Moving Toward Energy Efficiency: Shauna Theel & Andreas Westgaard MPP 2017

June 8, 2017
by Katie Gibson

Each year, students in the Master in Public Policy (MPP) program at Harvard Kennedy School (HKS) undertake a project called the Policy Analysis Exercise (PAE) as the capstone of their coursework. During their second year at HKS, MPP students work with a client organization to examine a policy or management issue and develop solutions. They produce a final report offering recommendations to their clients.

Shauna Theel MPP 2017 and Andreas Westgaard MPP 2017, both students in the Business and Government Policy (BGP) concentration, worked with Opower, a part of Oracle Utilities, to analyze state energy efficiency policies. We spoke with both of them about their research and the final product they produced. Theel and Westgaard received the Harvard Environmental Economics Program’s prize for best master’s-student paper addressing a topic related to environmental economics, and the HKS Outstanding PAE Award, given to the top three PAEs annually.

HKS:  How did you choose your PAE topic and client?

Shauna: I was interested in the intersection of behavioral science and energy, and Opower is the top organization in this field. Once I was in contact with them, it became clear that doing an experiment using behavioral science would take too long for the PAE process. So I worked with my client to find a topic where I could use the quantitative methods I had learned at HKS and deepen my knowledge of energy policy.

Andreas: When I came to HKS over a year and a half ago, calling myself an energy expert would have been generous. In my short career, I had gained some exposure to energy policy by working on the federal budget, and I was deeply committed to the environment, but I didn’t have the tools to talk about energy or the environment in an educated manner.

However, during my first semester at HKS, a class I took with Henry Lee on energy policy transformed my curiosity into a passion. That’s a large reason why I wanted to research state energy efficiency policies, and learn more about the tools that states and utilities use to get customers to reduce their energy consumption.

Opower is a pioneer in using cutting-edge behavioral science techniques in the energy space, which is why we wanted to work with them on this project.

Can you talk about the process of conducting research and working with Opower to produce your PAE?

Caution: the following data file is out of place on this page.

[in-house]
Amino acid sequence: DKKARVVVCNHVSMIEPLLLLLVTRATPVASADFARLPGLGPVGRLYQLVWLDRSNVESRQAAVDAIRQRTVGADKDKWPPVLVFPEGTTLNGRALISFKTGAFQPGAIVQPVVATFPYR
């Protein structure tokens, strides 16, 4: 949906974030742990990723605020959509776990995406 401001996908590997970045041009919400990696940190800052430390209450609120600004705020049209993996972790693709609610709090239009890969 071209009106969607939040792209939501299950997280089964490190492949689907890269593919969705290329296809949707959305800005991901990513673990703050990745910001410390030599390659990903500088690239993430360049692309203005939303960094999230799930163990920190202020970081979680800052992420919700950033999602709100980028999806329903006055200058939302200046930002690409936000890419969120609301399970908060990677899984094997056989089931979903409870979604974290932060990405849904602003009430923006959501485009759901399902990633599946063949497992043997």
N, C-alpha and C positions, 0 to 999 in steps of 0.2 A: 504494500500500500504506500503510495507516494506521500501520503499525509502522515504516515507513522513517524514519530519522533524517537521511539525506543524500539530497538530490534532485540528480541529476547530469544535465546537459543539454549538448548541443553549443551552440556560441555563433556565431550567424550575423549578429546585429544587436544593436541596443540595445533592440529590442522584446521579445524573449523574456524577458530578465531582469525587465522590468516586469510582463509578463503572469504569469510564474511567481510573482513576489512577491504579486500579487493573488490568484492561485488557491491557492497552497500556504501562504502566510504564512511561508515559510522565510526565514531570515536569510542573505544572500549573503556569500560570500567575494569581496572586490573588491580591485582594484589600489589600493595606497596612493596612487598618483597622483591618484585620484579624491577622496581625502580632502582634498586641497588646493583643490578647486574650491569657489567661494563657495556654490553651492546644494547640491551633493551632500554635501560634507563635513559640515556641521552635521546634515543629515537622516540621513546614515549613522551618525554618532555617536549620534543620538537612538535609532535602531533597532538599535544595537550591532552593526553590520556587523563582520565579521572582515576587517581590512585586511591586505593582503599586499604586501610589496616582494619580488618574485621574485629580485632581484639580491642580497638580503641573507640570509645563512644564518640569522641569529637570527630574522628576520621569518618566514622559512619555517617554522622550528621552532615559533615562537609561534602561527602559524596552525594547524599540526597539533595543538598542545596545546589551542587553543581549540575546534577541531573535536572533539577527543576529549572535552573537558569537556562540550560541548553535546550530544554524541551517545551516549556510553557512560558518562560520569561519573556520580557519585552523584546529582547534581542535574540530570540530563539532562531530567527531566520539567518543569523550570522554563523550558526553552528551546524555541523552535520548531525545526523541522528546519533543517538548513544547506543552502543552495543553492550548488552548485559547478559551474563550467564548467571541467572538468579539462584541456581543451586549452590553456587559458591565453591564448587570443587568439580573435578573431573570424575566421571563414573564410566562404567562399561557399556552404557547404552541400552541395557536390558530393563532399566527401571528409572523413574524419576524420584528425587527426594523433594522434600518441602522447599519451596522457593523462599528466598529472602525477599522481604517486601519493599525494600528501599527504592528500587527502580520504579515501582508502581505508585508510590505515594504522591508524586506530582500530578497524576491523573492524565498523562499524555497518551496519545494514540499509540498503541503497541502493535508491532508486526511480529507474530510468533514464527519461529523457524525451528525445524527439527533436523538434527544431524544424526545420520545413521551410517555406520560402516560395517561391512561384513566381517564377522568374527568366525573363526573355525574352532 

Shauna & Andreas: We established a road map early in the process with key deliverables and project milestones to ensure that we were on the same page with our client on the topic and expected final products. While we had a general framework in place, the process was highly iterative and we refined our analysis to incorporate the feedback of our client from weekly check-in calls.

We received invaluable feedback from our client in early March when we presented our preliminary findings in person at Opower’s headquarters. This feedback ultimately made the final report much stronger. 

Who was your faculty advisor and how did they provide help and expertise?

Shauna & Andreas: Our faculty adviser was Joseph Aldy, who was a great fit because he has done rigorous economic analyses of energy efficiency policies, and also has real-world experience as an adviser to the Obama administration.

Professor Aldy is a leading expert in the field of energy policy, and his feedback and insights throughout the process really strengthened the rigor of our analysis. He helped us to consider the control variables and methods we should use in our ultimate analysis, and to properly interpret the results. He was also intimately familiar with the existing literature and pointed us to studies that helped us to understand why some policies may be functioning more effectively than others. He set a high bar, and really challenged us to meet it.

What were some of your conclusions and/or recommendations to your client?

Shauna & Andreas: We analyzed more than 180 Investor Owned Utilities across 10 years. We found that when states set goals for energy reduction and also make them financially indifferent to how much energy they sell, residential energy consumption is nearly 10 percent lower even controlling for differences across time and states. Based on this finding, we put forward a series of first-best, second-best, and third-best recommendations. We were also careful to account for the political realities across different states in our analysis, and the feasibility of adopting a particular policy in different regions.

Can you talk about the partnership aspect of the PAE process?

Shauna: One of the lessons I took from writing our thesis is the importance finding the right work partner: someone who you work well with, who has skills complementary to yours, and someone who has the same level of dedication as you.

Andreas: I would wholeheartedly echo Shauna. If you decided to partner with someone on your thesis, make sure it’s someone you work well with, who can fill in your blind spots, and challenge you to stay committed to the marathon research and writing process.

Tags: Energy Energy

Tags: Master in Public Policy Master in Public Policy

shauna andreas pae poster

"When states set goals for energy reduction and make them financially indifferent to how much energy they sell, residential energy consumption is nearly 10 percent lower." --Shauna Theel MPP 2017 & Andreas Westgaard MPP 2017


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